Accountability in Massachusetts’ Remote Learning Regulations

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This policy brief and public comment argues that the COVID-19 pandemic-related revisions to Massachusetts’ remote learning regulations should restore state and local accountability by specifying that any remote academic work shall, to the same extent as in-person education, prepare students to take MCAS tests, and that grading criteria should be the same across in-person, remote, and hybrid learning environments.

How Should Massachusetts Reopen Its K–12 Schools in the Fall? Lessons from Abroad and Other States

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This report asserts that, with the fall semester fast approaching, Massachusetts should provide more specific COVID-19-related guidance for school districts about ramping up remote learning infrastructure; rotating in-person cohort schedules; diversifying methods of communication between students, parents, and teachers; and investigating physical distancing capabilities.  Districts must determine whether to adopt in-person, remote, or hybrid schooling options, and they will not be ready for the fall unless the state provides clear direction.

Class Dismissed: Massachusetts’ Lack of Preparedness for K–12 Digital Learning During COVID-19

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This white paper contends that the shutdown of Massachusetts schools due to the COVID-19 virus and the shift to online education have exposed the uneven nature of digital learning in the Commonwealth, and calls for state officials to develop programs to create more consistency. The study urges state officials to create a plan for the 2020-21 school year that will address the education gaps that occurred during the final semester of this school year. It also encourages a plan to address how future extended closures would be managed.

Breaking the Code: The State of Computer Science Education in America’s Public Schools

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Even as the COVID-19 pandemic has further transitioned education…

The Common Core Debacle: Results from 2019 NAEP and Other Sources

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This study finds that, breaking with decades of slow improvement, U.S. reading and math scores on the National Assessment of Educational Progress (NAEP) and other assessments have seen historic declines since most states implemented national Common Core English and math curriculum standards six years ago.

Keeping Students Academically Engaged During the Coronavirus Crisis - Part One

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Pioneer Institute calls on the U.S. Department of Education (USED) to quickly establish comprehensive but concise guidelines for federal law around school closures.  Because of the COVID-19 virus, schools have been closing rapidly around the nation, and they are trying to transition to alternative, largely online, learning programs.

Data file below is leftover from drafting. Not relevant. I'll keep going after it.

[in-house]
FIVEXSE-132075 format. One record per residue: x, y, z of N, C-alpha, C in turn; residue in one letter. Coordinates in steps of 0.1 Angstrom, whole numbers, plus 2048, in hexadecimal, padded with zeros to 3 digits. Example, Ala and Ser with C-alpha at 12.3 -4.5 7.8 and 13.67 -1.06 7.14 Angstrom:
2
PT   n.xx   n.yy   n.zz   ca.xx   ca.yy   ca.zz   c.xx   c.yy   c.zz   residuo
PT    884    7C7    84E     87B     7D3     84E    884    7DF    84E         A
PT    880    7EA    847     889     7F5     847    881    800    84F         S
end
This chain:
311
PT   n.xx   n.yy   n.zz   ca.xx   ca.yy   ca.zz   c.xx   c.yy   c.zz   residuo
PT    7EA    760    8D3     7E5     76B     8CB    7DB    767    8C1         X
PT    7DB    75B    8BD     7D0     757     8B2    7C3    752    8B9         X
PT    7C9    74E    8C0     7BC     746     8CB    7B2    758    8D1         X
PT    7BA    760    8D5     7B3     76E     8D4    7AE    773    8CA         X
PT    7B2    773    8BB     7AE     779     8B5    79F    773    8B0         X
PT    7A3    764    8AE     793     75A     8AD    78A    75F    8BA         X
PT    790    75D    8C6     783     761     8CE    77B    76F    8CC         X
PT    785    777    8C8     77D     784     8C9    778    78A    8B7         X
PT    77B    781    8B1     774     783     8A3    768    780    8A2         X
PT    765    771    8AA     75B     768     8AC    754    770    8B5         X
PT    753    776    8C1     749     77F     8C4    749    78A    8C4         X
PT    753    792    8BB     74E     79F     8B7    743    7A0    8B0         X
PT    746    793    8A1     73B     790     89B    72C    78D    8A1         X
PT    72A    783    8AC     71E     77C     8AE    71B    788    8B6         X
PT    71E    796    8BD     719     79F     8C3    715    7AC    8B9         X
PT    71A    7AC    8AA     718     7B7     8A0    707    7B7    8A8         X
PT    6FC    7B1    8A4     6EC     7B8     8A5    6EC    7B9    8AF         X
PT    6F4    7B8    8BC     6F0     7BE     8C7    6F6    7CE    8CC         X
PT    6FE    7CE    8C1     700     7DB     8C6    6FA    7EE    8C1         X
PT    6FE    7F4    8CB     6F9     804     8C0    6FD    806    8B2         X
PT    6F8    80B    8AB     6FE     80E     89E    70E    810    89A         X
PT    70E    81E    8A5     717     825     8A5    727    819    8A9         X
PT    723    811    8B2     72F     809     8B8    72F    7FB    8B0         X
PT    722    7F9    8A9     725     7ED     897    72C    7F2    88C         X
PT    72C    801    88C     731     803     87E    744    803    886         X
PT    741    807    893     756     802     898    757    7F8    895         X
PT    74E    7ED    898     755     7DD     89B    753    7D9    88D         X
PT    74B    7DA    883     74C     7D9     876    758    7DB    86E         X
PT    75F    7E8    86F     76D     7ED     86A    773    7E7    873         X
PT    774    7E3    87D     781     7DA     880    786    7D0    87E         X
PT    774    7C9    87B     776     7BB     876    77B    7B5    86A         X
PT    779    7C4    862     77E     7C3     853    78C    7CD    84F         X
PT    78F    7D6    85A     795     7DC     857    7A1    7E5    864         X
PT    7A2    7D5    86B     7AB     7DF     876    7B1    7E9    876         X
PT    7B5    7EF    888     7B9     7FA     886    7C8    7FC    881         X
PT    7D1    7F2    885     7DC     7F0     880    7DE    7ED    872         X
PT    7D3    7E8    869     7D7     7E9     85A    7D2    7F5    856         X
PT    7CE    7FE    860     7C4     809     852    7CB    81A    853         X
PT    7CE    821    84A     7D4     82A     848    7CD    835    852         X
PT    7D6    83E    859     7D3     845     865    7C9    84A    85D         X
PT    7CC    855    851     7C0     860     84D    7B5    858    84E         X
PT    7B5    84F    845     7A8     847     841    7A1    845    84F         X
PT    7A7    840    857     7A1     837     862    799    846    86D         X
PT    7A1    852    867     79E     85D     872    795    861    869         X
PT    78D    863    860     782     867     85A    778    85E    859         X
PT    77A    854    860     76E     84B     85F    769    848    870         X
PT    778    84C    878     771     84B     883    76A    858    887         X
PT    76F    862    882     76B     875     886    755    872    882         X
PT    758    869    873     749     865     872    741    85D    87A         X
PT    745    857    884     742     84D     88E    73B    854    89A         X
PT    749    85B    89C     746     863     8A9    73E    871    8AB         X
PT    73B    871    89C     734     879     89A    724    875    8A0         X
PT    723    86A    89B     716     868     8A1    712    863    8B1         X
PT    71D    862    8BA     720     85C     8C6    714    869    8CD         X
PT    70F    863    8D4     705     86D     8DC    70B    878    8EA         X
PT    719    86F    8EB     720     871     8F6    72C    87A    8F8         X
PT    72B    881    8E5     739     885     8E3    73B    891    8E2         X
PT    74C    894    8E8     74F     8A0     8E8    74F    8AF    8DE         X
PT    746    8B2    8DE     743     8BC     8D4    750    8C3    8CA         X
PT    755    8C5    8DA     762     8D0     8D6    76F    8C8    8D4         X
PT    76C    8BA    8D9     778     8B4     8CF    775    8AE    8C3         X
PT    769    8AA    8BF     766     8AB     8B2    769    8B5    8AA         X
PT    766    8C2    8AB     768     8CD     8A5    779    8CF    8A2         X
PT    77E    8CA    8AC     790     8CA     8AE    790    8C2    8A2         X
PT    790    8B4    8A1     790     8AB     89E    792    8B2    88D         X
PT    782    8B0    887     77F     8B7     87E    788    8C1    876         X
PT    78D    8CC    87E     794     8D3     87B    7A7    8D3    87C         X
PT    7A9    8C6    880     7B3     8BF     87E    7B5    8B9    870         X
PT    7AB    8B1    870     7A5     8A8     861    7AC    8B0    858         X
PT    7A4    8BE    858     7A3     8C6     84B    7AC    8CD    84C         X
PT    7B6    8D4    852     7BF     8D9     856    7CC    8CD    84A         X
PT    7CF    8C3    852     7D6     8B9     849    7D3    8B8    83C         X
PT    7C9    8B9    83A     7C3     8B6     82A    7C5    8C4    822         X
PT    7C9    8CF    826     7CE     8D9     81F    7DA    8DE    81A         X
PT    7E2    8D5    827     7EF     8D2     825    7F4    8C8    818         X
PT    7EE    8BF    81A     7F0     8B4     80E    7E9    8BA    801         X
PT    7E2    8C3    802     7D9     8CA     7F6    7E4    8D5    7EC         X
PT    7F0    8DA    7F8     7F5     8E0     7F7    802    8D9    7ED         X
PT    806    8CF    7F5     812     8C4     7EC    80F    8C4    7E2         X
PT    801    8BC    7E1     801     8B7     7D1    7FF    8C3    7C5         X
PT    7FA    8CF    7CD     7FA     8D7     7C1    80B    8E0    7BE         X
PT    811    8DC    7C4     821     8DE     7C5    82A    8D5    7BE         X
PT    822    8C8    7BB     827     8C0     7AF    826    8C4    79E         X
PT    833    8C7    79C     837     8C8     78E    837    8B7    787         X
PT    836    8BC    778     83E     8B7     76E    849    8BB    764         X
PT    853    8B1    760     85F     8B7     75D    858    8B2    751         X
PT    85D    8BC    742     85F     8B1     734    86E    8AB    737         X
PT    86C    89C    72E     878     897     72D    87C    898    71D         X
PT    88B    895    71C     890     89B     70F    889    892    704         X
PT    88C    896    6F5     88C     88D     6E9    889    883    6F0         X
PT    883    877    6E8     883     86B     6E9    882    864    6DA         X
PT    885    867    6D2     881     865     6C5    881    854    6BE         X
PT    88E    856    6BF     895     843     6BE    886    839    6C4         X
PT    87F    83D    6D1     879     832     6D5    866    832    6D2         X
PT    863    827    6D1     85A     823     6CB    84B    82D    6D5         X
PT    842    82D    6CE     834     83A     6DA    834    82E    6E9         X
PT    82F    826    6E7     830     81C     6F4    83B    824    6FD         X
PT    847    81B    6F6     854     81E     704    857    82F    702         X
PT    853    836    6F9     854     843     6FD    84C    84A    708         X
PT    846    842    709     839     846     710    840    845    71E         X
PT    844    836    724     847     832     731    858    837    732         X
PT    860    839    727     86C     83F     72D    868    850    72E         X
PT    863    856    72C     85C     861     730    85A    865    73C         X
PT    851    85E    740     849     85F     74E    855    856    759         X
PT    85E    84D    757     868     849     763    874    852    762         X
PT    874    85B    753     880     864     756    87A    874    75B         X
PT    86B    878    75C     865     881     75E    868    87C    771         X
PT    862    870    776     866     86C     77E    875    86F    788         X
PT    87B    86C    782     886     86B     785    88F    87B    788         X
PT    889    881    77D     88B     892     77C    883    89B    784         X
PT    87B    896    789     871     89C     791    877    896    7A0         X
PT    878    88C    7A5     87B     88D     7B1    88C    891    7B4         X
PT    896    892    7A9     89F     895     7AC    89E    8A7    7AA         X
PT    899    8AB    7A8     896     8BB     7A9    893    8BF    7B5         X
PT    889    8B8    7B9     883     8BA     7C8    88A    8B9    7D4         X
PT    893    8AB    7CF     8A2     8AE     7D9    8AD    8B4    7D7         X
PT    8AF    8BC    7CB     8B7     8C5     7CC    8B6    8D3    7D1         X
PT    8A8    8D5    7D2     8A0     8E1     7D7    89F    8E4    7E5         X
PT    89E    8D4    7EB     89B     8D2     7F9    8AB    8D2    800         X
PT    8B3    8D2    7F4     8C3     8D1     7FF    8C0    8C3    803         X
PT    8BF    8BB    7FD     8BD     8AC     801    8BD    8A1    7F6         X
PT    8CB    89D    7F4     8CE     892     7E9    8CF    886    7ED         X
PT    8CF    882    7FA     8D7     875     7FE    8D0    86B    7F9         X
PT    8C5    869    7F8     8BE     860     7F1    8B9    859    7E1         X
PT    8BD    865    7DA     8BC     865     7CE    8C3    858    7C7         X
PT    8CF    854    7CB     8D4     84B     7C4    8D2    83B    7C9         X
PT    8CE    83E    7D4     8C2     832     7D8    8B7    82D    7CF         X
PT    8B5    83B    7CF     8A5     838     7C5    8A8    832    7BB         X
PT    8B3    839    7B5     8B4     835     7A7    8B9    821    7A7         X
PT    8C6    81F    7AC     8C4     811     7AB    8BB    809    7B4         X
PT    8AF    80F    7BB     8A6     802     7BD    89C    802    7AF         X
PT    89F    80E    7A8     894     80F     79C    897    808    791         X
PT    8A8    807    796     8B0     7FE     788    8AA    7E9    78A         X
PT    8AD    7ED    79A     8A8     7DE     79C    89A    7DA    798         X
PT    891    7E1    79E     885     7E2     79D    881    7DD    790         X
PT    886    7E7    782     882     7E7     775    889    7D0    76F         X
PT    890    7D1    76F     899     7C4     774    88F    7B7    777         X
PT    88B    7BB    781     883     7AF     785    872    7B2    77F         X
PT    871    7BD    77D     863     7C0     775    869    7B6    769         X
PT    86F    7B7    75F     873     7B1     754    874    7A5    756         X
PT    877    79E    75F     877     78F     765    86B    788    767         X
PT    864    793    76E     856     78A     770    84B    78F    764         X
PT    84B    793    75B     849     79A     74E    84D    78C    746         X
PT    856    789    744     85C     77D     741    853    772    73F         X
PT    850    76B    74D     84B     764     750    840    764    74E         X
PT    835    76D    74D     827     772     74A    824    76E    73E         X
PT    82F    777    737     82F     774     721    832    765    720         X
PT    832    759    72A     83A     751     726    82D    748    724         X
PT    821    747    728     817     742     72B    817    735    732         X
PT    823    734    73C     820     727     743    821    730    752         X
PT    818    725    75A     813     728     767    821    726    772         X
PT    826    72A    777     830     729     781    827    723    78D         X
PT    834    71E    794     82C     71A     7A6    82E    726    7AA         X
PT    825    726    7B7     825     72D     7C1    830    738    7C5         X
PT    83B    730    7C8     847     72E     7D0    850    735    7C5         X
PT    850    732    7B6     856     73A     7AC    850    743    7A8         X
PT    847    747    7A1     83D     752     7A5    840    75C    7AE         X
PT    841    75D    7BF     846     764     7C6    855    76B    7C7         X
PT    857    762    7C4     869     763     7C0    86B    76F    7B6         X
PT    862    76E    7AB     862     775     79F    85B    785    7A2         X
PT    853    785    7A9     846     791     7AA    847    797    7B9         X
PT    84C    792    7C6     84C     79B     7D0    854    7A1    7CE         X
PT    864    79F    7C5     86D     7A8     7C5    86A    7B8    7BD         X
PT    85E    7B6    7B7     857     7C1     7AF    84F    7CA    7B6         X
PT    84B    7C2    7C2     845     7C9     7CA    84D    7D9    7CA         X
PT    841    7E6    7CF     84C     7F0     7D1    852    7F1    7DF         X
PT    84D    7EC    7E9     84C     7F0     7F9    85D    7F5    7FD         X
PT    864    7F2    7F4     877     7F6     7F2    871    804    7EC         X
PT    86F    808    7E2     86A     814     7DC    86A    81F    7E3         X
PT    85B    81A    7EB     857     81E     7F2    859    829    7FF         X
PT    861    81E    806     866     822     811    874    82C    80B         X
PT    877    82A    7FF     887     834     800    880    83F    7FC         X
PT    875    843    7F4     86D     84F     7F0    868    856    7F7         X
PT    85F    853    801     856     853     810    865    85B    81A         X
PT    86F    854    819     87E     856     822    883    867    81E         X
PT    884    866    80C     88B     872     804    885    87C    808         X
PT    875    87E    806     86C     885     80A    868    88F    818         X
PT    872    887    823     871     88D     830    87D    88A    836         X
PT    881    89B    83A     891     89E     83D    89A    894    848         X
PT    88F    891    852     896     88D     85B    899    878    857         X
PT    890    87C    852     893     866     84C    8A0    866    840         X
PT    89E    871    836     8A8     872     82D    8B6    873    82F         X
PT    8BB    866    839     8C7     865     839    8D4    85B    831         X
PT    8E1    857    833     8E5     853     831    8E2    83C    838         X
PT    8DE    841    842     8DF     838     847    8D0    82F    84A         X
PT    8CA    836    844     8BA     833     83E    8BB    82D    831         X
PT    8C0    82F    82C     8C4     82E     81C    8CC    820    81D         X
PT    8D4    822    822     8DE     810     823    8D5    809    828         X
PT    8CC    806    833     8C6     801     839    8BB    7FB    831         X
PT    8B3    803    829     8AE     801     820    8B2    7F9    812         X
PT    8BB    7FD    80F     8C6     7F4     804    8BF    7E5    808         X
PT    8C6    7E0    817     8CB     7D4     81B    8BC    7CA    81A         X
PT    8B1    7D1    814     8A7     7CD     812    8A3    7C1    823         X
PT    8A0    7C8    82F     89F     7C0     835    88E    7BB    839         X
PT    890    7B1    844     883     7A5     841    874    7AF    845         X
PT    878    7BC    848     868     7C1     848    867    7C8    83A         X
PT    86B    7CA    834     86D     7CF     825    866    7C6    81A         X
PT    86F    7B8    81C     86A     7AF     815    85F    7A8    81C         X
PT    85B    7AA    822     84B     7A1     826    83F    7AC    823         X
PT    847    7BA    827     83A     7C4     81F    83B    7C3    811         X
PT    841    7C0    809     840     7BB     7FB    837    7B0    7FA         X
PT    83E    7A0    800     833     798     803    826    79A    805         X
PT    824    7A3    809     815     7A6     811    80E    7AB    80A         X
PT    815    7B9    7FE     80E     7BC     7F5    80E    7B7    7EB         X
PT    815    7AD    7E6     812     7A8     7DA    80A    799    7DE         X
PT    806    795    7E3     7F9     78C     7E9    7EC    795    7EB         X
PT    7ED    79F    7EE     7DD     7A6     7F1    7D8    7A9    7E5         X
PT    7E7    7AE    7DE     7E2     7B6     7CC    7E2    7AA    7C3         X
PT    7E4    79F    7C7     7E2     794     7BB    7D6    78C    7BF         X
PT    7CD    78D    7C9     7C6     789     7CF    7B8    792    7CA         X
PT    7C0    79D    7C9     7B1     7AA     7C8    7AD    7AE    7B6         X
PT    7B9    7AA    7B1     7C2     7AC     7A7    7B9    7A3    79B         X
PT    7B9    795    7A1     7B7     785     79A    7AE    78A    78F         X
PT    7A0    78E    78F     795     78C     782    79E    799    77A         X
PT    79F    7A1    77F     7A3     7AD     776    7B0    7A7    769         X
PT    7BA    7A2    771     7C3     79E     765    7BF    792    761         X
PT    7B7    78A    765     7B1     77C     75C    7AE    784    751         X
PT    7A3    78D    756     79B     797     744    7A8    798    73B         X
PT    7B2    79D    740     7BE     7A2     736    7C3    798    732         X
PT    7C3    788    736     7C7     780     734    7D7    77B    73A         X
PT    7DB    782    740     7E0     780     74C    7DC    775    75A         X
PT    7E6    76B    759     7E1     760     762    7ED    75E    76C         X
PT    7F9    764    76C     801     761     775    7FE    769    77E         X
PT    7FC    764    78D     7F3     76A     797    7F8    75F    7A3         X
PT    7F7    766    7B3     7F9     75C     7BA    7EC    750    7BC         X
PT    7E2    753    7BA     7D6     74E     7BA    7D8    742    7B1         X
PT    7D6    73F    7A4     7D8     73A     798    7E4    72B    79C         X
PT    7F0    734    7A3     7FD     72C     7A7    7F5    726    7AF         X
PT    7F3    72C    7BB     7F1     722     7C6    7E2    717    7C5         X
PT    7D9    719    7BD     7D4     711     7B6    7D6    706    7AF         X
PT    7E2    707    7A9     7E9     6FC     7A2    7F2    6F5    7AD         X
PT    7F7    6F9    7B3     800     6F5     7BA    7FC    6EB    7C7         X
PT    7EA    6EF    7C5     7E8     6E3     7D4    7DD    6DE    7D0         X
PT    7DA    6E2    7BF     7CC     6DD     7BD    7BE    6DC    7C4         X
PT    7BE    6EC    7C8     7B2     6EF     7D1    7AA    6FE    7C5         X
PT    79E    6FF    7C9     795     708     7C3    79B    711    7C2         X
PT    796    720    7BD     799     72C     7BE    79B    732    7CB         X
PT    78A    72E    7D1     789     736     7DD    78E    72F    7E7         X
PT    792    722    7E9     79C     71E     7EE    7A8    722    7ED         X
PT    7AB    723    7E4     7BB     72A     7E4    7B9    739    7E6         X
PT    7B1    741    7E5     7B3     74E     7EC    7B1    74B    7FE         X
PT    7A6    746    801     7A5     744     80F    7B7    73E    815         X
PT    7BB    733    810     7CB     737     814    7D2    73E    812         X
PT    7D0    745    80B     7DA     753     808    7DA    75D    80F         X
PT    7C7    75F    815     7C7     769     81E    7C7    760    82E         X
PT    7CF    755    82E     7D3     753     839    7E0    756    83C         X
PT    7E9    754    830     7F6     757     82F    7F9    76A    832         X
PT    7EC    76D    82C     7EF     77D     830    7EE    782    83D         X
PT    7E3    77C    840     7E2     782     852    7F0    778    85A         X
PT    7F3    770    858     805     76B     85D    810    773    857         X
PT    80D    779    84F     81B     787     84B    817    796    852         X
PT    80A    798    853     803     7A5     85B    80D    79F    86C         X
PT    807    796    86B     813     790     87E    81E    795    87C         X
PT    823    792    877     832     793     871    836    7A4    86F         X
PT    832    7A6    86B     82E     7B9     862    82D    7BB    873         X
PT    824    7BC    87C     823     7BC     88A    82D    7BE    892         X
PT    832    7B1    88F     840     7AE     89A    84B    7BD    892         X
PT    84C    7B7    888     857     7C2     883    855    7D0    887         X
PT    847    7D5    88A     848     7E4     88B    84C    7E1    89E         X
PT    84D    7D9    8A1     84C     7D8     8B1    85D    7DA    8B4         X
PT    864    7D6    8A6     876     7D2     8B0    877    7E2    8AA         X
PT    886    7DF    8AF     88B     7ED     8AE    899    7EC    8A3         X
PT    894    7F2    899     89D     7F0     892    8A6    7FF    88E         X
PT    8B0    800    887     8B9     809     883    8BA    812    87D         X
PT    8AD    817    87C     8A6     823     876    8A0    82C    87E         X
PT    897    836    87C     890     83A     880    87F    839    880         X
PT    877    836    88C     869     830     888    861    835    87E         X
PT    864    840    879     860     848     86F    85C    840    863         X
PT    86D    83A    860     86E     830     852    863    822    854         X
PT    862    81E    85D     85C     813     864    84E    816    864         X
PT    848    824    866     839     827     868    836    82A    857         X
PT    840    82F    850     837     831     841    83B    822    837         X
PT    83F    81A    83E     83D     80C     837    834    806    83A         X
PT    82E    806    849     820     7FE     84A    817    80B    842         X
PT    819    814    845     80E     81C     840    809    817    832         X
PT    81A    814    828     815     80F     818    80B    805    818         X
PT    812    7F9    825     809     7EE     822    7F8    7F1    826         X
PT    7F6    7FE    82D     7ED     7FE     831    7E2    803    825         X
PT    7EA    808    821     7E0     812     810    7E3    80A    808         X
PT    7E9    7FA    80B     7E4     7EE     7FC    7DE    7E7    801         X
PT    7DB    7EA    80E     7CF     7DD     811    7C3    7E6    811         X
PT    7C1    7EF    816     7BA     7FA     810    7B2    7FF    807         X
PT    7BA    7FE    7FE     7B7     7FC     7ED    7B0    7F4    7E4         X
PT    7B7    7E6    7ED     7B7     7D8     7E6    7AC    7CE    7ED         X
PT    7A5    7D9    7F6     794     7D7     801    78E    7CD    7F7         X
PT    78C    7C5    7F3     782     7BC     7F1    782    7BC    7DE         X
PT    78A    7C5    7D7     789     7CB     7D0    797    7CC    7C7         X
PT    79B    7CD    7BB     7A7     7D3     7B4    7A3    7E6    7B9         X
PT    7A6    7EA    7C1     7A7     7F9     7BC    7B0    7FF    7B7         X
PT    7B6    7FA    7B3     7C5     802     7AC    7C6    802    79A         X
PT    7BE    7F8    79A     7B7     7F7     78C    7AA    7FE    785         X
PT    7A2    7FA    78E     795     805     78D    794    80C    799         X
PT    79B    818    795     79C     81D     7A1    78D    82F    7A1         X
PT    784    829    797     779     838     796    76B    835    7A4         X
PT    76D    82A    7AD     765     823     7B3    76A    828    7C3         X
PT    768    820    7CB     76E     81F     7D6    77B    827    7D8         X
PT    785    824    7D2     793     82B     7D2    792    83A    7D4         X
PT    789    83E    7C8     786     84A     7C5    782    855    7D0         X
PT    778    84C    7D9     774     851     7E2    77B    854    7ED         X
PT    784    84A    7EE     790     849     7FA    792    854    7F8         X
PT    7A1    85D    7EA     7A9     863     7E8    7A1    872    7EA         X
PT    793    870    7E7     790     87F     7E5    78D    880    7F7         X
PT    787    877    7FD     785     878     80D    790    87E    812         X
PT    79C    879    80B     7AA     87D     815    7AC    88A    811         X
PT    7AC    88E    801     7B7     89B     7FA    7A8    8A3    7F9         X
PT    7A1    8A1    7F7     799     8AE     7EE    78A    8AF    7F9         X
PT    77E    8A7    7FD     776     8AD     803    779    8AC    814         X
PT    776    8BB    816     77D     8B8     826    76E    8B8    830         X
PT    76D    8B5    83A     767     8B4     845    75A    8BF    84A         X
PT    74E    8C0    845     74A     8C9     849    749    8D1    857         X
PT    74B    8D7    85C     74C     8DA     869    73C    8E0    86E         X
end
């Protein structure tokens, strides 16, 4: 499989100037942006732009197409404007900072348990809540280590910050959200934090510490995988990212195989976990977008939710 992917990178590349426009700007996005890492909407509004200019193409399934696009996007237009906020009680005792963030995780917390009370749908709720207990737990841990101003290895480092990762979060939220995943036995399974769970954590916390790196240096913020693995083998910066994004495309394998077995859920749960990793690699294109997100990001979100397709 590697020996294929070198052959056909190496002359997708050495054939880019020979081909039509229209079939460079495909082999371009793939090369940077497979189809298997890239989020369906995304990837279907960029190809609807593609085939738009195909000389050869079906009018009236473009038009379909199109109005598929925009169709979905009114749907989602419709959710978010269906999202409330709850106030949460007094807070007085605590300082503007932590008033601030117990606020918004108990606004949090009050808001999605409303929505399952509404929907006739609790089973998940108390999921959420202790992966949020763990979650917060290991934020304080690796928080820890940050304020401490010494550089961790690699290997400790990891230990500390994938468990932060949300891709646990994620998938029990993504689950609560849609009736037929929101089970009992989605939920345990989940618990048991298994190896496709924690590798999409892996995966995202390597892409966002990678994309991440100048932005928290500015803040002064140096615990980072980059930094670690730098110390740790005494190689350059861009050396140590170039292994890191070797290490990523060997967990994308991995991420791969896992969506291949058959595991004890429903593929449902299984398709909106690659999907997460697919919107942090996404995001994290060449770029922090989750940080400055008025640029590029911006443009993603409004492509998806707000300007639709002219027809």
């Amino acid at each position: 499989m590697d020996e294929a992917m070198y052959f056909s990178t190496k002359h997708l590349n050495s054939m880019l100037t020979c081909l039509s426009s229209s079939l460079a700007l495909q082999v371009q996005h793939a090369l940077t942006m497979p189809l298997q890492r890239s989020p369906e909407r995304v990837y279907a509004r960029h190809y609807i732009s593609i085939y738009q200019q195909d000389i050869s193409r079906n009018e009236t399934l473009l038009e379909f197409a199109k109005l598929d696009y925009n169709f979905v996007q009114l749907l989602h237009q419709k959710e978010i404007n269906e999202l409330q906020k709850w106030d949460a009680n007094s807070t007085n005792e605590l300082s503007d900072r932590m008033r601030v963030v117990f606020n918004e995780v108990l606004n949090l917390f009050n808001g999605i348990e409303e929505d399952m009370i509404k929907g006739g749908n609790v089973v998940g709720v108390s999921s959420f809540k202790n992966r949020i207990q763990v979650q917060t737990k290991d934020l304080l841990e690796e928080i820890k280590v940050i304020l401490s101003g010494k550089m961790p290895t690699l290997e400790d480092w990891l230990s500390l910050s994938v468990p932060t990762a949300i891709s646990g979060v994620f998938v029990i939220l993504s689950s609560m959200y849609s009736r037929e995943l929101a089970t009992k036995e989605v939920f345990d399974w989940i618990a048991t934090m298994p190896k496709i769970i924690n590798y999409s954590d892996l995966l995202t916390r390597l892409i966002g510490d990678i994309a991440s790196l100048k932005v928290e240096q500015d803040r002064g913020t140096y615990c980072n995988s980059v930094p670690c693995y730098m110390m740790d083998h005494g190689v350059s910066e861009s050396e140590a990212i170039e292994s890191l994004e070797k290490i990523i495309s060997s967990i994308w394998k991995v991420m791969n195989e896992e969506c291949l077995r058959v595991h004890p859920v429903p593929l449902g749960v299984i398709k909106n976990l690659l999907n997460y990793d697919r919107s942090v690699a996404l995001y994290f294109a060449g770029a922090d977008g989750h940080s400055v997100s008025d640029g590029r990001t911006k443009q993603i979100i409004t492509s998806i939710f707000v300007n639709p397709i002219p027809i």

Social-Emotional Learning: K-12 Education as New-Age Nanny State

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Social-emotional learning (SEL) has been billed as a transformational tool that will propel students to greater academic achievement and personal fulfillment.  Unfortunately, the research evidence to back up these claims is thin and unpersuasive. Moreover, the risks SEL poses to student privacy and health are significant.

Axioms of Excellence: Kumon and the Russian School of Mathematics

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At a time of declining state and national math proficiency, after-school math programs offer a viable option for quickly increasing the number of mathematically competent students. In this study, Pioneer Institute profiles two such programs: Kumon and the Russian School of Mathematics.

Common Core, School Choice and Rethinking Standards-Based Reform

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While U.S. academic performance has declined since the broad implementation of Common Core, school choice programs are increasingly hamstrung by regulations that require private schools to adopt a single curriculum standards-based test as a condition for receiving public money, according to a new study published by Pioneer Institute.

Is Two-Tiered Education on the Rise in Massachusetts?

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A review of the performance of Massachusetts students on National Assessment of Academic Progress 4th-grade reading and 8th-grade math tests shows that overall improvement has stalled in the last decade, but the percentage of students scoring in the top category has steadily increased.

Remarks at 25th Anniversary Event for the Massachusetts Education Reform Act